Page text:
have implemented multiple VAX micros...

If I get time in the next week, I'll try to consolidate that, at least
to sketch the sorts of VAX architectural issues deemed to be hard....

and the main issues *aren't* the decoding of complex instructions, as
much as the later-stage execution issues that make it difficult to get
as much parallelism as you might expect in any reasonable
implementation.  The best I can do is a sketch, because I don't have
the statistics ... but the people that did made the decision.

ONE LAST TIME: it wasn't politics that ended the VAX, it was
engineering judgement by excellent (IMHO) DEC engineers, and the
economics of doing relatively low-volume chips [low-volume compared to
X86].  Nobody could afford to keep the VAX ISA competitive at DEC

From: "John Mashey" <>
Newsgroups: comp.arch,comp.lang.fortran
Subject: Re: Code density and performance?
Date: 29 Jul 2005 14:38:34 -0700
Message-ID: <>

glen herrmannsfeldt wrote:
> John Mashey wrote:
> (snip regarding VAX and Alpha)
> > Put another way, the EVAX was *supposed* to be an aggressive VAX
> > implementation, whose goals were to be extended to 64-bit, and close
> > the performance gap with RISCs, but after serious work, a fine
> > engineering team (my opinion) concluded the problems weren't solvable.
> > Just as in 1975, they decided they *had* to make an architecture
> > change.
> Not to disagree, (because I can tell you know this much better
> than I do), but I always thought DEC wanted more from Alpha.
> I always felt that they wanted to be known for something, for breaking
> open the 64 bit world when everyone else was stuck in the 32 bit world.
> To show that they could do something other companies couldn't.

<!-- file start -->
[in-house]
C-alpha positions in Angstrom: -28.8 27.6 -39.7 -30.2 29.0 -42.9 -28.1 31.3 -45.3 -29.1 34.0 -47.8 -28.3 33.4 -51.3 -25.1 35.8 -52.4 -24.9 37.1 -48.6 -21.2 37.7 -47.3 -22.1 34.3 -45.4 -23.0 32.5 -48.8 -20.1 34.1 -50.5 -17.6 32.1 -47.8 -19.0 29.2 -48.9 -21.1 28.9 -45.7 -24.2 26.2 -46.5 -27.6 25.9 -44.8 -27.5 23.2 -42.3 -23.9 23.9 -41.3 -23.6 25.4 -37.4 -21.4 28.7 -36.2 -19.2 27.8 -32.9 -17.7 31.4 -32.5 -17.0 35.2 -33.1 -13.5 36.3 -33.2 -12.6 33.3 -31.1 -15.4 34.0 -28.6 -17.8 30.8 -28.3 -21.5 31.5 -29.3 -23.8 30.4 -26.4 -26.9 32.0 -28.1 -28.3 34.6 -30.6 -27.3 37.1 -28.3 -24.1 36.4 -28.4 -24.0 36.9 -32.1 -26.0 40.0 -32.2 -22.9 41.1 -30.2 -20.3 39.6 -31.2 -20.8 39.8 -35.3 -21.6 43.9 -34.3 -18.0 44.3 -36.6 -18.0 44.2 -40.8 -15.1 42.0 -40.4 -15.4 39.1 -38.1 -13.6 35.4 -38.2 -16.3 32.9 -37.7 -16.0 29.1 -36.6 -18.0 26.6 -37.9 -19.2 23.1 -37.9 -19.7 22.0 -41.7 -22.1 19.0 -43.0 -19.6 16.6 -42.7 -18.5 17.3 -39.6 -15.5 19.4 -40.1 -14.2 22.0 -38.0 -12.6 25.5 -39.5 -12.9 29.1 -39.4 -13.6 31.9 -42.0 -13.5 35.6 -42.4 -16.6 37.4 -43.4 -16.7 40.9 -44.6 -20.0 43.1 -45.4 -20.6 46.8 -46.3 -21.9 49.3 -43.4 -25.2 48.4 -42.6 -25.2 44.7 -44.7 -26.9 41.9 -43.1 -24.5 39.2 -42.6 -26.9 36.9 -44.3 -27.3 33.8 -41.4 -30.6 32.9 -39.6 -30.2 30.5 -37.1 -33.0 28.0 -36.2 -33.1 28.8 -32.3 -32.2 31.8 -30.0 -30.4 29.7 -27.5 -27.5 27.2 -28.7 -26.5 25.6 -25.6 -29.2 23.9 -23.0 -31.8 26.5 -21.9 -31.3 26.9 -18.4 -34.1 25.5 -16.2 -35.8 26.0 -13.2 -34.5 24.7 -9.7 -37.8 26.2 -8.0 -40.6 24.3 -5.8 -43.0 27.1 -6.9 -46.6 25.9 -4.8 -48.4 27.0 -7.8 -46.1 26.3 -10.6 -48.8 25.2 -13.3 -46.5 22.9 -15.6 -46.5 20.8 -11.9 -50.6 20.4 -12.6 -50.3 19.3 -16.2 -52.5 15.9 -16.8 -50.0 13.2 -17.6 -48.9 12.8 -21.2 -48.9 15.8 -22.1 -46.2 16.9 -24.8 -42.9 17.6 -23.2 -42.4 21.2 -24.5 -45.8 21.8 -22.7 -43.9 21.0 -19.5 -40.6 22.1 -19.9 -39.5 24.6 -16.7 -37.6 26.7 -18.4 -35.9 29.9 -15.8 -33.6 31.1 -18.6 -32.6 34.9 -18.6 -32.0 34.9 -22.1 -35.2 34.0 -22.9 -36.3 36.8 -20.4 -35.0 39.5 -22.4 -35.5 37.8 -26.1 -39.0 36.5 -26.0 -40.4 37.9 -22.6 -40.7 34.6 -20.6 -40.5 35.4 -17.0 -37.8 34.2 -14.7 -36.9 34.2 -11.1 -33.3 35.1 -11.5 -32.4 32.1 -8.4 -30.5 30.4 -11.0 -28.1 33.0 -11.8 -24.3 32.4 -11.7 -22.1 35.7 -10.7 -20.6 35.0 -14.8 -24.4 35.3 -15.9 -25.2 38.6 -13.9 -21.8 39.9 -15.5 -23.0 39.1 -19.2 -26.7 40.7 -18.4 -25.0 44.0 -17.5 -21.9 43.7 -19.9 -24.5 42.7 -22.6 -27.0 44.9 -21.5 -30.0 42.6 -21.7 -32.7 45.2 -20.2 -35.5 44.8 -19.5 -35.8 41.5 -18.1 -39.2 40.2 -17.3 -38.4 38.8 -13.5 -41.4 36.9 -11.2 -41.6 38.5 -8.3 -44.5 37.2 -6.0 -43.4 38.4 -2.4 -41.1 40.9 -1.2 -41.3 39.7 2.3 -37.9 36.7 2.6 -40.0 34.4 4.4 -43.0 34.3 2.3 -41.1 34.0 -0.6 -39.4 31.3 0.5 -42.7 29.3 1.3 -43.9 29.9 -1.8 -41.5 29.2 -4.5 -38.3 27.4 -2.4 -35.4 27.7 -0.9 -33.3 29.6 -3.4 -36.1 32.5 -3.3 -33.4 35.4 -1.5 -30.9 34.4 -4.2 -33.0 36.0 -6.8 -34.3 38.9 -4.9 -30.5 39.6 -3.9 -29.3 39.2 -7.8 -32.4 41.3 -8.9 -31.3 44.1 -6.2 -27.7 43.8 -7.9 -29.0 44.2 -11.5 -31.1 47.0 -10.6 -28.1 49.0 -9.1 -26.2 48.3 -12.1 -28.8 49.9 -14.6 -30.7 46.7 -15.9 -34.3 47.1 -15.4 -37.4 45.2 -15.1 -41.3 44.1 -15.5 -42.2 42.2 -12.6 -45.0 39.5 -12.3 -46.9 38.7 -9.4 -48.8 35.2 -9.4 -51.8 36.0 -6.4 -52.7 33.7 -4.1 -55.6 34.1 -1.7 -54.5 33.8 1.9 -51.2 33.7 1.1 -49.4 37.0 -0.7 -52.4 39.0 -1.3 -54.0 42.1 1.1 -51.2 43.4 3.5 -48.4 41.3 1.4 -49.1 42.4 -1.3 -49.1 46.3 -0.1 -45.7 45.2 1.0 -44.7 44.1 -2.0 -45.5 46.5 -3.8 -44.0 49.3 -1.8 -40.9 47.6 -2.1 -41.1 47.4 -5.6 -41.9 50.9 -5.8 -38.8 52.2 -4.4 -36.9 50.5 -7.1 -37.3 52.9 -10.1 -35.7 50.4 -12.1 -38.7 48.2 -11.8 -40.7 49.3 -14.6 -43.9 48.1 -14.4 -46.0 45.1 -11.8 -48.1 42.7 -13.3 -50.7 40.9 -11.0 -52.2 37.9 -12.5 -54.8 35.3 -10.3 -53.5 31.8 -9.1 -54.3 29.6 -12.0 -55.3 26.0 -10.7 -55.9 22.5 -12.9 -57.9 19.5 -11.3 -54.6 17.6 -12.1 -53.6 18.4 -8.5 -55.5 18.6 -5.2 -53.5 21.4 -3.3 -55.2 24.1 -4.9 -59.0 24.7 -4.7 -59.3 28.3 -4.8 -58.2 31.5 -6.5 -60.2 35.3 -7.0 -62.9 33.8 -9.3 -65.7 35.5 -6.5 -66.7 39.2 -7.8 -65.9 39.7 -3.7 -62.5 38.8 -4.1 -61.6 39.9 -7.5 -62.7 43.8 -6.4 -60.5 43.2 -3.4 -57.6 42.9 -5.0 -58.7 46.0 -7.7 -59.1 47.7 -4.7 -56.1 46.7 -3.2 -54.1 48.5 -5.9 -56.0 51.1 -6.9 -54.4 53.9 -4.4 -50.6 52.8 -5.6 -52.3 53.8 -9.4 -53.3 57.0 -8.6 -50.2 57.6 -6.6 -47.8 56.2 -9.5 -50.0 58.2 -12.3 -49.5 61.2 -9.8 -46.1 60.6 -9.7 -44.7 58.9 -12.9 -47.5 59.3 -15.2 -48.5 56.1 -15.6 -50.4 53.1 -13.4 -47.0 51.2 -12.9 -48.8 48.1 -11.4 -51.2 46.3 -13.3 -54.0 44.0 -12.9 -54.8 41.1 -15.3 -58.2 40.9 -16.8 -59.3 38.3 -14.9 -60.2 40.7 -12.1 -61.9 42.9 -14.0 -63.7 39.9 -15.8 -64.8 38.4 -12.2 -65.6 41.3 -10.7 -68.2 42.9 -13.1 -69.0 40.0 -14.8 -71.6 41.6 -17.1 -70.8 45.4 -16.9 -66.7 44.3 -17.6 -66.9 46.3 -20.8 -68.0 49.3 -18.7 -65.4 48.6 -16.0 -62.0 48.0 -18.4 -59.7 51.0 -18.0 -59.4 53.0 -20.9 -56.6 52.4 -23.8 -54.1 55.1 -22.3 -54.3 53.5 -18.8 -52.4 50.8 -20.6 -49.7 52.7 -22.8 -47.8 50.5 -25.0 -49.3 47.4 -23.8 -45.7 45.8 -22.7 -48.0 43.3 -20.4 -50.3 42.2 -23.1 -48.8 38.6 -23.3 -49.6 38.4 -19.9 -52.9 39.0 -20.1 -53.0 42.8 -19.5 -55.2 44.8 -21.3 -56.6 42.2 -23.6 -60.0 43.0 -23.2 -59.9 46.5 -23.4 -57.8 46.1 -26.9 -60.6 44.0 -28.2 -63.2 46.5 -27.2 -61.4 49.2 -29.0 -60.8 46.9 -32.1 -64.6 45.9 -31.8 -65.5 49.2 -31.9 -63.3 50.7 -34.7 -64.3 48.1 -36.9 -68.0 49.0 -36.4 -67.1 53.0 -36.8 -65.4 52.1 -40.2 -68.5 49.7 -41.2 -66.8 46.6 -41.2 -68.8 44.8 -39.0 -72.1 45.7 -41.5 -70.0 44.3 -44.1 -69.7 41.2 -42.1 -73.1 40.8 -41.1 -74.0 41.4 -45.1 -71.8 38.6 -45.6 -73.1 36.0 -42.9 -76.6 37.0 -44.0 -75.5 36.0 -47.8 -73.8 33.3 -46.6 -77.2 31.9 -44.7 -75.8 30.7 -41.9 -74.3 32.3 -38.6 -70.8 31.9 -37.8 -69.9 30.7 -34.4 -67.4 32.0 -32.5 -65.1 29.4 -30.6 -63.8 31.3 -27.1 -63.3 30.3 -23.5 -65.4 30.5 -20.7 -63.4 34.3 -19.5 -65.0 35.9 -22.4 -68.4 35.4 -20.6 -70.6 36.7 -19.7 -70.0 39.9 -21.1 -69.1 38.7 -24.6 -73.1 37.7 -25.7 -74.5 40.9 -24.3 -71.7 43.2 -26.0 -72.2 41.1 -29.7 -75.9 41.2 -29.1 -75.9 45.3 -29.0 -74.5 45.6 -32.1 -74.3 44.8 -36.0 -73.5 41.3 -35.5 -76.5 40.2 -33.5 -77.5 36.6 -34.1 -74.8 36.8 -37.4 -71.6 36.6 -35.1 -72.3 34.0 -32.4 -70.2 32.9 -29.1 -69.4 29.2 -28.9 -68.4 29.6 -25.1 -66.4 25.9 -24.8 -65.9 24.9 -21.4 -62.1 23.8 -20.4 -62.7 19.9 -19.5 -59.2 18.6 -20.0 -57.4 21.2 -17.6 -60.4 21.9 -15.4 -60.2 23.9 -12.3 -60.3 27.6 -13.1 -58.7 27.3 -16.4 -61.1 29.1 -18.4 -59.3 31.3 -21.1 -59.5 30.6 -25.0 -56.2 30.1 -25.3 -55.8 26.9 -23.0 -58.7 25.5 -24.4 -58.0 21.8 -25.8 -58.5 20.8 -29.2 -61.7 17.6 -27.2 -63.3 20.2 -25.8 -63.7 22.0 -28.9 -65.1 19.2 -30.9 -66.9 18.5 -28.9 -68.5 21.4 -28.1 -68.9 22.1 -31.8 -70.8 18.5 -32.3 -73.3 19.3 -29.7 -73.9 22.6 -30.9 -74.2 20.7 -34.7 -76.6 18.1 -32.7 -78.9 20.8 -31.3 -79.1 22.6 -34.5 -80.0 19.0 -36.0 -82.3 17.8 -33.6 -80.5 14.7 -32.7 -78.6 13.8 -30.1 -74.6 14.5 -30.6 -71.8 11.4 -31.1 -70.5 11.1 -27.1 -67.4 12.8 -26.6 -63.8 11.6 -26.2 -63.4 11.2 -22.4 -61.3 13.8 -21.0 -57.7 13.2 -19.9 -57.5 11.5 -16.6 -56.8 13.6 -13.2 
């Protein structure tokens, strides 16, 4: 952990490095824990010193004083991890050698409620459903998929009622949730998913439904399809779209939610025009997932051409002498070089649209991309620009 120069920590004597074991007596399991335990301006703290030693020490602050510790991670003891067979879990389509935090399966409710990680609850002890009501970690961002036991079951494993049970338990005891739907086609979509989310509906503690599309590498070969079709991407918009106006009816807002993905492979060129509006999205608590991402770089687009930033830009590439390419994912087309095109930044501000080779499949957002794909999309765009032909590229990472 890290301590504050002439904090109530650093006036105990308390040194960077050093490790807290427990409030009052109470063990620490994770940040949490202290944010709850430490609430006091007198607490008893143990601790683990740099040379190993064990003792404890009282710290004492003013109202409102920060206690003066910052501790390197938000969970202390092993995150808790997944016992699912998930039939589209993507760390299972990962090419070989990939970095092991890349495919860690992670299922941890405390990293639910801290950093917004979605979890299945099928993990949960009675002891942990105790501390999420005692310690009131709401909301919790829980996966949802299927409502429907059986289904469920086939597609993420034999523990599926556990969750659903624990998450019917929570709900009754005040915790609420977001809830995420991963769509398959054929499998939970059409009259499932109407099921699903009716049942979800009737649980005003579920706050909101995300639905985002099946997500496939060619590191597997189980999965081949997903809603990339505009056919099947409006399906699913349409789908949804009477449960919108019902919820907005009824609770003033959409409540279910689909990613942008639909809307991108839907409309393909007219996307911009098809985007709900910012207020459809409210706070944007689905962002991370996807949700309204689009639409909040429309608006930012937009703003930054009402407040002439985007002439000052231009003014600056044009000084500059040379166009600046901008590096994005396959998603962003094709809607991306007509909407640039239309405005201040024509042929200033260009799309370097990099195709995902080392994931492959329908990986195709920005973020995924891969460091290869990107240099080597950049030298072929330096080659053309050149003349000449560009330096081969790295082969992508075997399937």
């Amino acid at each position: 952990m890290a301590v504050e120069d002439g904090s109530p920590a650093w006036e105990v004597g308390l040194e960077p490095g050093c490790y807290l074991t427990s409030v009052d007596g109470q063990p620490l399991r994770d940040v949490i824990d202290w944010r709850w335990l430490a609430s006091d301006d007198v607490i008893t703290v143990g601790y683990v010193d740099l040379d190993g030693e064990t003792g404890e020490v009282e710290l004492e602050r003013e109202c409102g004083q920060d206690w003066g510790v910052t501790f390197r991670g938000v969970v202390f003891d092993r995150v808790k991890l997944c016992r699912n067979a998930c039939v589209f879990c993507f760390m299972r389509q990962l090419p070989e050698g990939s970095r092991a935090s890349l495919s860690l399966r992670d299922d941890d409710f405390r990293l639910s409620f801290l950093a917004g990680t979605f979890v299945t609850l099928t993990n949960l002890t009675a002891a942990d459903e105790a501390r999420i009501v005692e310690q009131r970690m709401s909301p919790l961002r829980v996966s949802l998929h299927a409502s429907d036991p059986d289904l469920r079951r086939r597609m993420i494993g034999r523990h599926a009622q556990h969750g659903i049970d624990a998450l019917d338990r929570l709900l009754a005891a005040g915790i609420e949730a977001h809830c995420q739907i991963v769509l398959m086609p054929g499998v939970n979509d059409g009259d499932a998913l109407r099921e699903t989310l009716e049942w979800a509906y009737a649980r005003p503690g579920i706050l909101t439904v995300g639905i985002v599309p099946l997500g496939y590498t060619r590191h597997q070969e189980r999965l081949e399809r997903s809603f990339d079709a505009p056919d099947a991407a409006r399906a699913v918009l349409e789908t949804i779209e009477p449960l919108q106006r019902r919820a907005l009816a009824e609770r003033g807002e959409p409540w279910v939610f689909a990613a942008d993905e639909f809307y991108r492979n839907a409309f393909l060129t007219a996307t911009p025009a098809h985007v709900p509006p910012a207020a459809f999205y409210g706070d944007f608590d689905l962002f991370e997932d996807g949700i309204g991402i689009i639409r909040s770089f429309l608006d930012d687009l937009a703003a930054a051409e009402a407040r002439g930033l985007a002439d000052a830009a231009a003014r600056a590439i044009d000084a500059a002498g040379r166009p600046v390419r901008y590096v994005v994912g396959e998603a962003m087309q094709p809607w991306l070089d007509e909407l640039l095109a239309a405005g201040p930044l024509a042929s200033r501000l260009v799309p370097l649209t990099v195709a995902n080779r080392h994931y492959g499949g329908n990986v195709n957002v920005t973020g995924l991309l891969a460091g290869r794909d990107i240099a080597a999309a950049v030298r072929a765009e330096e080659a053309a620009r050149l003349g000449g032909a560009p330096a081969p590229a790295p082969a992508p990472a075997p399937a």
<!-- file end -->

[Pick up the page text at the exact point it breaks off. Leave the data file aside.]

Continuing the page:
> Maybe sort of the way Cray felt about the supercomputer market.
> They could have had a darn fast processor with 32 bit addresses,
> maybe even 64 bit registers, and easily beat the VAX.  It was many
> years before others decided to go for 64 bits, and even now I see little
> need for 64 bits for 98% of the people.  An x86 processor with a 36 bit
> MMU would have gone a long way to satisfying users addressing needs.

Well, the truth is not that way...

1) Recall that DEC was famously burnt by running out of address bits
too quickly on the PDP-11.  Google comp.arch: mashey gordon bell pdp-11
 gets you my BYTE article on 64-bit that references Gordon's comment.
DEC engineers could plot a straight-line on a log-scale chart as well
as MIPS could, i.e., for prctical DRAM sizes.  Personally, I think good
computer vendors are supposed to think ahead, and have hardware ready,
so that software can get ready, so that when customers were ready to
buy bigger memory and use it, they could ... and not, once again,
recreate the awkward workarounds that have occurred many times when
running out of address bits.

2) A lot of readers of this newsgroup don't understand how
interconnected the wroking computer architecture community could be.
The following just notes some of the Stanford / DEC / SGI / MIPS

Among other combinations:
- "MIPS: A VLSI Processor Architecture", John Hennessy, Norman Jouppi,
Forest Baskett, and John Gill, Stanford Tech Report 223, June 1983.
- Forest left to run DECWRL, right across El Camino Real from Stanford,
until he became CTO @ SGI later in 1986.  Norm was over at DECWRL as
- Hennessy, of course, took sabbatical in 1984-1985 to co-found MIPS.
- DECWRL had many RISC fans; the first MIPS presentation there (that I
was involved in, anyway) was April 1986, shortly after R2000 was
- DEC, of course, had various on-again, off-again RISC projects in the
1980s, with none getting critical mass.  I wouldn' attempt to describe
the politics, even what I know, except the phrase "VAX uber alles" was
heard now and then :-)

3) Most people know that DEC did a deal with MIPS in 1988.  As it
happens, I iniated the process that led to that deal, via a chance
meeting with an old Bell Labs colleague [Bob Rodriguez], then at DEC in
NH, at a Uniforum in early 1988.  I'd given Bob a MIPS Performance
Brief.  That evening, at the conference beer bust,  Bob said "these
look fast!" and evinced a wish to "port Ultrix to this and wheel it in
and show Ken Olsen that it doesn't take 3 years and hundreds of

I talked our Boston sales office into loaning Bob two MIPS systems,
noting that the likelihood of DEC ever buying an outside CPU was low,
but if there was somebody who could do a quick Ultrix port, it was Bob.
 After a month or so of paperwork, Bob and a couple friend got Ultrix